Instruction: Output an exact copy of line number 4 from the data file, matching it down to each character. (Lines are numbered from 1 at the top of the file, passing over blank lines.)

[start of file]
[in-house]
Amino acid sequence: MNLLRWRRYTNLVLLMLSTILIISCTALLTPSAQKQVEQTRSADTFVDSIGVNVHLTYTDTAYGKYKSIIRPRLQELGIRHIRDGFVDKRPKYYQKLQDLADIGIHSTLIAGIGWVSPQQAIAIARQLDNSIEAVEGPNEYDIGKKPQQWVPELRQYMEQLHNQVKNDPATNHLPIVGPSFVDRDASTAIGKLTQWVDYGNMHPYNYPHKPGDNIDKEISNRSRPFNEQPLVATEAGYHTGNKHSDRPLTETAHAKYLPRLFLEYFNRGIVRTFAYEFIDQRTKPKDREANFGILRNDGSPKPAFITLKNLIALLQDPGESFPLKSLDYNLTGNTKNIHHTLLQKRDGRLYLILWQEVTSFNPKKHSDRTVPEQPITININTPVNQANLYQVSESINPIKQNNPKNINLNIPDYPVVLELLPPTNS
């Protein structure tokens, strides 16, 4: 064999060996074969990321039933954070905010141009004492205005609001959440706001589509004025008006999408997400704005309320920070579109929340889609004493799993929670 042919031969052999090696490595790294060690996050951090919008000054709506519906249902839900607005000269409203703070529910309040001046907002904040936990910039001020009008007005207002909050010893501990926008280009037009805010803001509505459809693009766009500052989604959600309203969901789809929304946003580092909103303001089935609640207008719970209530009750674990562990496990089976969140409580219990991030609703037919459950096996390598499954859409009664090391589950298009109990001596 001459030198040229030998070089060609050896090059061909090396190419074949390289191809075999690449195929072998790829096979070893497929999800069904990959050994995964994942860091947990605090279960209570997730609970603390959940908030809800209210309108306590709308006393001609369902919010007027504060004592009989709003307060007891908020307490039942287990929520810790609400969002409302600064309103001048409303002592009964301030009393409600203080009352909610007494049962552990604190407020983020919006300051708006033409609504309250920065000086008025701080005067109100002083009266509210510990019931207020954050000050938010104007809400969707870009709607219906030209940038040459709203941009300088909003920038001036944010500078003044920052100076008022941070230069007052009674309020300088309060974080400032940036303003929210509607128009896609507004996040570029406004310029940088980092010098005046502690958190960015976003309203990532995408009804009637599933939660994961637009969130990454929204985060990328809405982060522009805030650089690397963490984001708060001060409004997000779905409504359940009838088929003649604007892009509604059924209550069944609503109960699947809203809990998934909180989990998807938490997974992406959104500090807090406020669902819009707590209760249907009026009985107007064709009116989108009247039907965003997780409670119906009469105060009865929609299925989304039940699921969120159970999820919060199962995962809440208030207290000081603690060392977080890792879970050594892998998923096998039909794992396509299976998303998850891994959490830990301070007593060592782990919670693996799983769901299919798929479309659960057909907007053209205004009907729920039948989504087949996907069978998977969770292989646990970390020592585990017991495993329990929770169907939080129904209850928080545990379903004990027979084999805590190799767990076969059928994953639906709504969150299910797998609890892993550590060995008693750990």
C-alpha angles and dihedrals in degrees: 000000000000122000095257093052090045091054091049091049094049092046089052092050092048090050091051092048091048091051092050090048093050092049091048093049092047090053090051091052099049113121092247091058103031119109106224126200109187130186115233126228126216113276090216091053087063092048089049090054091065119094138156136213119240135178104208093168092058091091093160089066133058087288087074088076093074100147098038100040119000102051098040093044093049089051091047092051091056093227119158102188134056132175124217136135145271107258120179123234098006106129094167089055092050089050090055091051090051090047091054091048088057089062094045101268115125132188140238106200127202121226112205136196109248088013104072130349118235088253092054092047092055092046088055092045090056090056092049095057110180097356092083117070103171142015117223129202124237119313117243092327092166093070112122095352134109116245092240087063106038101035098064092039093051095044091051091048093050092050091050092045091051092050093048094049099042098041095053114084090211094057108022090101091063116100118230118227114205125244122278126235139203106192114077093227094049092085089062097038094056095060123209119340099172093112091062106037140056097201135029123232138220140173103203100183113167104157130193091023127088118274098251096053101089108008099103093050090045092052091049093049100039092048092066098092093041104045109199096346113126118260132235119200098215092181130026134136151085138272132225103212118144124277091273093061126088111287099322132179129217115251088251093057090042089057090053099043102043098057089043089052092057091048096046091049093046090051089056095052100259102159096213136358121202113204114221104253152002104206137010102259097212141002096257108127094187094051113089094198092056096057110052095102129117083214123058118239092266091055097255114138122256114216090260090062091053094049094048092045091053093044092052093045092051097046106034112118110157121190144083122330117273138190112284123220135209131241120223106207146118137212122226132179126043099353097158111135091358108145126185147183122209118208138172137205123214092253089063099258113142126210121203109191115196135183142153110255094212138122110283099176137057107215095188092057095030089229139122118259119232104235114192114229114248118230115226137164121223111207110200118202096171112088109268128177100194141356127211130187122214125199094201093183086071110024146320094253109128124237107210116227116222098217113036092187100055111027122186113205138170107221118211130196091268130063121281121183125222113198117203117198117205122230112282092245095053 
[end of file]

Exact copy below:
C-alpha angles and dihedrals in degrees: 000000000000122000095257093052090045091054091049091049094049092046089052092050092048090050091051092048091048091051092050090048093050092049091048093049092047090053090051091052099049113121092247091058103031119109106224126200109187130186115233126228126216113276090216091053087063092048089049090054091065119094138156136213119240135178104208093168092058091091093160089066133058087288087074088076093074100147098038100040119000102051098040093044093049089051091047092051091056093227119158102188134056132175124217136135145271107258120179123234098006106129094167089055092050089050090055091051090051090047091054091048088057089062094045101268115125132188140238106200127202121226112205136196109248088013104072130349118235088253092054092047092055092046088055092045090056090056092049095057110180097356092083117070103171142015117223129202124237119313117243092327092166093070112122095352134109116245092240087063106038101035098064092039093051095044091051091048093050092050091050092045091051092050093048094049099042098041095053114084090211094057108022090101091063116100118230118227114205125244122278126235139203106192114077093227094049092085089062097038094056095060123209119340099172093112091062106037140056097201135029123232138220140173103203100183113167104157130193091023127088118274098251096053101089108008099103093050090045092052091049093049100039092048092066098092093041104045109199096346113126118260132235119200098215092181130026134136151085138272132225103212118144124277091273093061126088111287099322132179129217115251088251093057090042089057090053099043102043098057089043089052092057091048096046091049093046090051089056095052100259102159096213136358121202113204114221104253152002104206137010102259097212141002096257108127094187094051113089094198092056096057110052095102129117083214123058118239092266091055097255114138122256114216090260090062091053094049094048092045091053093044092052093045092051097046106034112118110157121190144083122330117273138190112284123220135209131241120223106207146118137212122226132179126043099353097158111135091358108145126185147183122209118208138172137205123214092253089063099258113142126210121203109191115196135183142153110255094212138122110283099176137057107215095188092057095030089229139122118259119232104235114192114229114248118230115226137164121223111207110200118202096171112088109268128177100194141356127211130187122214125199094201093183086071110024146320094253109128124237107210116227116222098217113036092187100055111027122186113205138170107221118211130196091268130063121281121183125222113198117203117198117205122230112282092245095053 